5. I’m very much a number 1 kinda guy: every glass of decent Irish beer I can convince someone to drink and every time I drag the unwitting through the doors of one of our oh-so-rare decent pubs, increases the likelihood of a regular supply of good beers for me.

    It’s only recently I’ve discovered that number 2 actually works: that lots of people will freely choose decent beer over heavily-marketed rubbish if it’s available. Sadly, it rarely is where I live.

    I’m a raving know-nothing-know-it-all, but I do believe in drink-and-let-drink. All I ask is that people give something else a try, and if they prefer Heineken then they’re welcome to it. It’s the willful ignorance that bugs me. “I won’t drink that because I’ve never heard of it”. Grr.

  6. “I won’t drink that because I’ve never heard of it”
    I hate that one too. I’ve got no problem if someone prefers Heineken to Svijany, as long as they’ve drunk both, that’s their thing.
    Another one that drives me a bit mad. Czech beer wisdom says that the quality of a pint depends 50% on the people who made it, and 50% on the person who’s tapping it. Something very true, but that many Czechs seem to ignore when it comes to lesser nown brands. I had this conversation several times.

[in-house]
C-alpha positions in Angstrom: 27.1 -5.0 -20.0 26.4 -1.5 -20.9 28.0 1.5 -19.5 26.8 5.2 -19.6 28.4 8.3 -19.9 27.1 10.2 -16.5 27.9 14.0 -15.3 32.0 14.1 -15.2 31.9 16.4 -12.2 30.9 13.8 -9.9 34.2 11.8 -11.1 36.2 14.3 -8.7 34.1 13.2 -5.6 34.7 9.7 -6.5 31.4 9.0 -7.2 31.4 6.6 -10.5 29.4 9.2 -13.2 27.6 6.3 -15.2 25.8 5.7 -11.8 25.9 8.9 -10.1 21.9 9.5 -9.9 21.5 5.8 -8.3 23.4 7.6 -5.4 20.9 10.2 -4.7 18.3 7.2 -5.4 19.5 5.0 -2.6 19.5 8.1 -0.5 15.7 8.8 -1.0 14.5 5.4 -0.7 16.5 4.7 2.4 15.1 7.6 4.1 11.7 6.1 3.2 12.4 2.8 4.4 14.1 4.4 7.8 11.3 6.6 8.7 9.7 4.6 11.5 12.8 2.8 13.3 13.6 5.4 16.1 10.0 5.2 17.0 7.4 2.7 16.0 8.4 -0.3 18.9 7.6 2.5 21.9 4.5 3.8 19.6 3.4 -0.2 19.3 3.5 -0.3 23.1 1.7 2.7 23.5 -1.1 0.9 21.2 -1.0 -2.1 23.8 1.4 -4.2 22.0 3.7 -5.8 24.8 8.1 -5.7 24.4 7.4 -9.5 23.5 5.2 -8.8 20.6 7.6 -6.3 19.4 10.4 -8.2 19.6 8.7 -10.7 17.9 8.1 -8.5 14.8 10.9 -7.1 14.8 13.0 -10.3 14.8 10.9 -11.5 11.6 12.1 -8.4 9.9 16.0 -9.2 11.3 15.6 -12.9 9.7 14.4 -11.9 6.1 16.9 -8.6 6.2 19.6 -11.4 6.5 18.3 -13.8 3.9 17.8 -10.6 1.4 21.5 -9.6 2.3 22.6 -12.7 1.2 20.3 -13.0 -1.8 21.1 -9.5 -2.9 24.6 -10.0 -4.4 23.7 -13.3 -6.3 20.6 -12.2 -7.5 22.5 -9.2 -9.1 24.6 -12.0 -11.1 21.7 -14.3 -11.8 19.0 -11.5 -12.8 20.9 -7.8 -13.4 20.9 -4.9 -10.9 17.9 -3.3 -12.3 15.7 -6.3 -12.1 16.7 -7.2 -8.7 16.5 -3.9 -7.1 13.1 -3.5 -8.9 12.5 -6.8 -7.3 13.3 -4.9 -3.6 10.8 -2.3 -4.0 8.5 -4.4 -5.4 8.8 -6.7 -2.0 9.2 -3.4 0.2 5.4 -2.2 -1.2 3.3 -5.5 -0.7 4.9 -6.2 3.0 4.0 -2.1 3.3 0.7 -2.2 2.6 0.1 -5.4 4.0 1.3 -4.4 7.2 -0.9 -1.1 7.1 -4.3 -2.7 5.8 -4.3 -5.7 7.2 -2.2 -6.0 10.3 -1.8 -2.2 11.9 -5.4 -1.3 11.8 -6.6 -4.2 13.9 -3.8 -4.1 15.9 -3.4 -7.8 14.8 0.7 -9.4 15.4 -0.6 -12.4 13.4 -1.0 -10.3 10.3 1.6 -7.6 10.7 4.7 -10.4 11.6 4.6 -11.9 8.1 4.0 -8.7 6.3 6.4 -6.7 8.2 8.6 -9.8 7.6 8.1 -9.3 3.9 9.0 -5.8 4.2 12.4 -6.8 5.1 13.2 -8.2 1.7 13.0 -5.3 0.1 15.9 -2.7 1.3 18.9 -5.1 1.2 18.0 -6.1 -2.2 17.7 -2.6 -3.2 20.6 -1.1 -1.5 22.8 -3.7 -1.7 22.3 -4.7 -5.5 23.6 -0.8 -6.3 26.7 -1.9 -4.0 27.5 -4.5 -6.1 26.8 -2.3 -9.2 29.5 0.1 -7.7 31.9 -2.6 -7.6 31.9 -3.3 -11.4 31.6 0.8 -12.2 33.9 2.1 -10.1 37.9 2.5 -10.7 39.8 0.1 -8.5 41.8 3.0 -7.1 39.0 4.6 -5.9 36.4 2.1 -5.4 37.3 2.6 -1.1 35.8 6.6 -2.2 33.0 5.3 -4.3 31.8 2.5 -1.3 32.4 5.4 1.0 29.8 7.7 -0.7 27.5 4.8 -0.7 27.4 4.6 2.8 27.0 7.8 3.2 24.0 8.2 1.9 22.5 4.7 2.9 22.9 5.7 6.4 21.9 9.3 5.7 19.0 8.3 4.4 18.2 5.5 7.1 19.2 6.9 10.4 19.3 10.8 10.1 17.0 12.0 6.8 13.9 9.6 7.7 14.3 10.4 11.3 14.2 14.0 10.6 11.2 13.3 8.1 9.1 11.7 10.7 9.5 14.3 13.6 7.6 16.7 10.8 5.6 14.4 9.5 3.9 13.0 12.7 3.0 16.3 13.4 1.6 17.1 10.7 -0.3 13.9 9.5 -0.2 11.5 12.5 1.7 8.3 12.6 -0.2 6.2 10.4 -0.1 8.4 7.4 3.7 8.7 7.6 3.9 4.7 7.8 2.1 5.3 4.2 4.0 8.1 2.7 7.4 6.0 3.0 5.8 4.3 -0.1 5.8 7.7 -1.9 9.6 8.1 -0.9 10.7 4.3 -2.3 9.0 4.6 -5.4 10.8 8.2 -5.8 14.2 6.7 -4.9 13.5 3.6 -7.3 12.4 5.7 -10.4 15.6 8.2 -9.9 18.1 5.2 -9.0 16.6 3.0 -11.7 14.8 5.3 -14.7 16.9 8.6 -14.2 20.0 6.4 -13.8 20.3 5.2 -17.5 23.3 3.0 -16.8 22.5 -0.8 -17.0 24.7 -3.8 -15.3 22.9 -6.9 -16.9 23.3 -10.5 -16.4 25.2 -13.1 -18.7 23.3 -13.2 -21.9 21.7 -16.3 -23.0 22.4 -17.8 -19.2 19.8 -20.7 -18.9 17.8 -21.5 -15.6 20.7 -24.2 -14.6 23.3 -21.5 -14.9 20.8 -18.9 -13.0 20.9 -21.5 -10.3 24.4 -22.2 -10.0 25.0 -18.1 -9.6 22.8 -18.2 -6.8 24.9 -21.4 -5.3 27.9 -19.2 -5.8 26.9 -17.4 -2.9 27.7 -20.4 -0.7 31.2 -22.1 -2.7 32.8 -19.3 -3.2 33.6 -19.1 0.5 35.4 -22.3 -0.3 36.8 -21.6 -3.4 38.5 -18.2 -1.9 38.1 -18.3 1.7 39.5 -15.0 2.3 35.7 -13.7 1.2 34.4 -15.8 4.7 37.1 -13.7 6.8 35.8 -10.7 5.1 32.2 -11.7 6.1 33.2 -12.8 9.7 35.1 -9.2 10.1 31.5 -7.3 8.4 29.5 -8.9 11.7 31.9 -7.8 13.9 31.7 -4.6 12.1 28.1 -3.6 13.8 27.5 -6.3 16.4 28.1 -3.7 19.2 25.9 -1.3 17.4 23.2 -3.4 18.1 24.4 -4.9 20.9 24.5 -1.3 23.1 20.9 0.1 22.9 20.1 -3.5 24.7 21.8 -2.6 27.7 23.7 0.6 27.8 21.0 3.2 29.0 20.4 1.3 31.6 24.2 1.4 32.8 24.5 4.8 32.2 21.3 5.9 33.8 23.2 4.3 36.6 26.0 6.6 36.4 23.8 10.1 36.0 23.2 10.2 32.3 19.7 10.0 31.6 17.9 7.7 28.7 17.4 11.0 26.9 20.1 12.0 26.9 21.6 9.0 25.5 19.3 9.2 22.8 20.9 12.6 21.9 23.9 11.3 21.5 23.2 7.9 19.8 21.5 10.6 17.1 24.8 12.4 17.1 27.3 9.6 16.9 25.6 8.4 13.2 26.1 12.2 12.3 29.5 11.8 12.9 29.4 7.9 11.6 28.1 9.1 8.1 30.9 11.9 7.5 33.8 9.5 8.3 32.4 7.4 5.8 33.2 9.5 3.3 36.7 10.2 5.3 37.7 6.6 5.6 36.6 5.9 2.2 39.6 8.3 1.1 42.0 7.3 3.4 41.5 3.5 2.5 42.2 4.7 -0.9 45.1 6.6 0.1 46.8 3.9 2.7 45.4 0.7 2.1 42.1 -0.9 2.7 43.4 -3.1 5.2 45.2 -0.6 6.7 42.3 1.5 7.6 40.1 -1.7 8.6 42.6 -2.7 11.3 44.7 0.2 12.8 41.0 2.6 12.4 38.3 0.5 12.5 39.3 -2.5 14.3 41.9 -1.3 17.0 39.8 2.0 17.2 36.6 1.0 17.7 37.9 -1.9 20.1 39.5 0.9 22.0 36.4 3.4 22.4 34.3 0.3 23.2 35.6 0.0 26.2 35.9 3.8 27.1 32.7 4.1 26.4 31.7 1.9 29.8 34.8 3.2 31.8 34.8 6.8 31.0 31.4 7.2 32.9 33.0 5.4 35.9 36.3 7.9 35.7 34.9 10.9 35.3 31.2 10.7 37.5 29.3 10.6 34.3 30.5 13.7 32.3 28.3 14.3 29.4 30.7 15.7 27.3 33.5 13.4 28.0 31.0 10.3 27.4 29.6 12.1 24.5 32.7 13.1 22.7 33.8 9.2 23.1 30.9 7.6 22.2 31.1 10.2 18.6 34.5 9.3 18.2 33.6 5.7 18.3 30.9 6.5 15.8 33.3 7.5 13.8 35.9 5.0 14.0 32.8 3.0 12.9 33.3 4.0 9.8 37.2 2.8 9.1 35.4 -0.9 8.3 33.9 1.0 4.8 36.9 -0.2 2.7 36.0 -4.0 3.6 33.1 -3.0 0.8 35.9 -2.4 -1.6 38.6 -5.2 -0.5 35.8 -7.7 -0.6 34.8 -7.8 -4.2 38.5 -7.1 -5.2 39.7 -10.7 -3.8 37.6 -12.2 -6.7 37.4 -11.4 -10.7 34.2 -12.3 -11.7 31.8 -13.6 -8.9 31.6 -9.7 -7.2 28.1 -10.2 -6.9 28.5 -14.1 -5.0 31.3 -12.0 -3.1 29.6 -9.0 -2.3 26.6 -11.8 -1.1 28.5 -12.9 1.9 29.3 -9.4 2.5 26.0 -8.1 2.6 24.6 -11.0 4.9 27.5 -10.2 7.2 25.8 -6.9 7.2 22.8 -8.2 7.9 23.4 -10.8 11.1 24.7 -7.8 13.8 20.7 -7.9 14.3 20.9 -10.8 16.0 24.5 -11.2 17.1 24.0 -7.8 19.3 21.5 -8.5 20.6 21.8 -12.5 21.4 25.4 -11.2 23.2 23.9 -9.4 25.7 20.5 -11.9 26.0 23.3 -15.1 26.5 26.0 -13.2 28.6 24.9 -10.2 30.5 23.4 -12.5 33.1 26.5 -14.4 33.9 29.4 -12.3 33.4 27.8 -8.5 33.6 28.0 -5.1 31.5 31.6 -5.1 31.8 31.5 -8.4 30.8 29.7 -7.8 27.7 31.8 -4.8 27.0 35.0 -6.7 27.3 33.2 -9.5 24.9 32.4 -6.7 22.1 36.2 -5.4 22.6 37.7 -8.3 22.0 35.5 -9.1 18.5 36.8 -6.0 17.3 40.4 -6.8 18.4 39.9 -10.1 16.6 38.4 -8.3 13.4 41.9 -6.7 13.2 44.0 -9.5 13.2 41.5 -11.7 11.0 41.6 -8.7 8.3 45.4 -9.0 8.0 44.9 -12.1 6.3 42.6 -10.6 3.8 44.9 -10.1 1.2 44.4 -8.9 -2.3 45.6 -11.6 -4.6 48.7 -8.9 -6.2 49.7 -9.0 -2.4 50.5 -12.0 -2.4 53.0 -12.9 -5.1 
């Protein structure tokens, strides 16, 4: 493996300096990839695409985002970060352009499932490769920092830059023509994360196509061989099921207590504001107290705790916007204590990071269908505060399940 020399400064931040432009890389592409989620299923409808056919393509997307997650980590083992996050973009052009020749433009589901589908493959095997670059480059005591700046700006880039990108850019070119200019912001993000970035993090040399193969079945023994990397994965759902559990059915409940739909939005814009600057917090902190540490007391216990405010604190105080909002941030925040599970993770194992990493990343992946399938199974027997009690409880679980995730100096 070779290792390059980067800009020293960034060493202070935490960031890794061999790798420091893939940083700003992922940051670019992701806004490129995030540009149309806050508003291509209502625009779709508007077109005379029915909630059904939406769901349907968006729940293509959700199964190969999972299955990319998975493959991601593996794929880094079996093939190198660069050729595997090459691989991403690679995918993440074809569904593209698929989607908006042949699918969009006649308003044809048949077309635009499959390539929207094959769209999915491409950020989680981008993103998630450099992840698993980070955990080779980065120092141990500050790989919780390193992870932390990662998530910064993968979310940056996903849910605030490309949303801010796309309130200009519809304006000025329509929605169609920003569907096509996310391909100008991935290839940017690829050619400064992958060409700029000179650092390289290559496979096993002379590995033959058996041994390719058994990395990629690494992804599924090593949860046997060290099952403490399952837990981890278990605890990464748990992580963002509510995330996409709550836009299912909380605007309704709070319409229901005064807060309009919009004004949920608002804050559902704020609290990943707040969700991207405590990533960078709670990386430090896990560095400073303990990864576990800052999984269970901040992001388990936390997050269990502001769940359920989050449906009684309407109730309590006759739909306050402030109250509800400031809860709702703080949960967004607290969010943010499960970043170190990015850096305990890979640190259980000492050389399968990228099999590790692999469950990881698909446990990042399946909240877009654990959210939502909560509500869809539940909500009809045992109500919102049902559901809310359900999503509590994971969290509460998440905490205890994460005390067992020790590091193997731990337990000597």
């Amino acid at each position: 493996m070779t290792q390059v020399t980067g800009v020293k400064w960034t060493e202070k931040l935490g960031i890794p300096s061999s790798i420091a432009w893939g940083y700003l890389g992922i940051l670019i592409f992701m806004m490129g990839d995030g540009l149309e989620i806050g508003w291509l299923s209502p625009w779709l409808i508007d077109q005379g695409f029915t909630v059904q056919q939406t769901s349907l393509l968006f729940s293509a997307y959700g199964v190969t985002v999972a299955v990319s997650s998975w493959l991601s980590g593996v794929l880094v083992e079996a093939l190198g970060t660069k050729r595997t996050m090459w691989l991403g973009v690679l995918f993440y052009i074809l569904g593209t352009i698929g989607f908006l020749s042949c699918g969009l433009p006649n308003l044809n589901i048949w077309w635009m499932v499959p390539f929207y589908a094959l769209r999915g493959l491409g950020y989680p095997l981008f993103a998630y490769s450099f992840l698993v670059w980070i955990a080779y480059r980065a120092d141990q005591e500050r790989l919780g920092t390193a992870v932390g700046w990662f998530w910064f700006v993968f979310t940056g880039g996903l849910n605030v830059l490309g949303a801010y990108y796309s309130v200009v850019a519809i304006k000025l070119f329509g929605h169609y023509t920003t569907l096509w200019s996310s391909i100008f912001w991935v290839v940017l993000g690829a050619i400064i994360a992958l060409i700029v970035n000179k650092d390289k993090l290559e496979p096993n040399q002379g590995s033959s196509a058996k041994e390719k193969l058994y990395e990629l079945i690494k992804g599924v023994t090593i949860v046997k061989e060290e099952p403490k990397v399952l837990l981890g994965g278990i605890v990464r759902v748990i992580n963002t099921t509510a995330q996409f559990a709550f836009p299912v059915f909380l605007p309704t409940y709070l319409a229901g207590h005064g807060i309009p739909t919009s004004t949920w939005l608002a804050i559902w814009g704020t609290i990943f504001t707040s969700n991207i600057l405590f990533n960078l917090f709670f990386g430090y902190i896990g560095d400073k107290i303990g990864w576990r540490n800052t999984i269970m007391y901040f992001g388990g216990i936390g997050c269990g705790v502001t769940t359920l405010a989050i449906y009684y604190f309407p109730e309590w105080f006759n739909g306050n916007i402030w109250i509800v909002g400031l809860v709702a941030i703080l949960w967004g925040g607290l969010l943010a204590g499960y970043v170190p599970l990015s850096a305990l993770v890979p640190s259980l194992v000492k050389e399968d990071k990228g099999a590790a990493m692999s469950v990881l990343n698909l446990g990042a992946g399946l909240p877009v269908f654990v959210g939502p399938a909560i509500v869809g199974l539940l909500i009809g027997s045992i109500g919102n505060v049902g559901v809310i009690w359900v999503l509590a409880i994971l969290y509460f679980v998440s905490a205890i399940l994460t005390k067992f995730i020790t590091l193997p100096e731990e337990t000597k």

“Have you ever drunk Rohozec (or any other small brand?)”
    “Yes, it’s crap”
    “Really? Where did you have it?”
    “Went to a village football game in the middle of summer and some bloke was tapping it in plastic cups. That beer is crap”

  7. This is a discussion I’d love to see run and run, as I think it’s very telling.

    My earlier jokey comments aside, I’m finding that most of my friends *do* drink good beer – only one (Dryz) stands out as a swill drinker, and he’s a bit embarrassed about it and frequently tries to trade up (sometimes successfully). Perhaps it’s due to the “middle class cultural prejudice” that Boak/Bailey identified in a recent post?

  8. Very interesting topic. Have to go along with the “won’t drink that, haven’t heard etc” mentality being particularly aggravating. I was speaking to a (seemingly) intelligent, smartly suited, guy the other day and we were discussing why he drinks Stella. He told me he doesn’t need to try real ale to know he won’t like it, just as he doesn’t need to jump into the North Sea to know he won’t like it. Sorry, but without knowing anymore about him, I know he’s an idiot.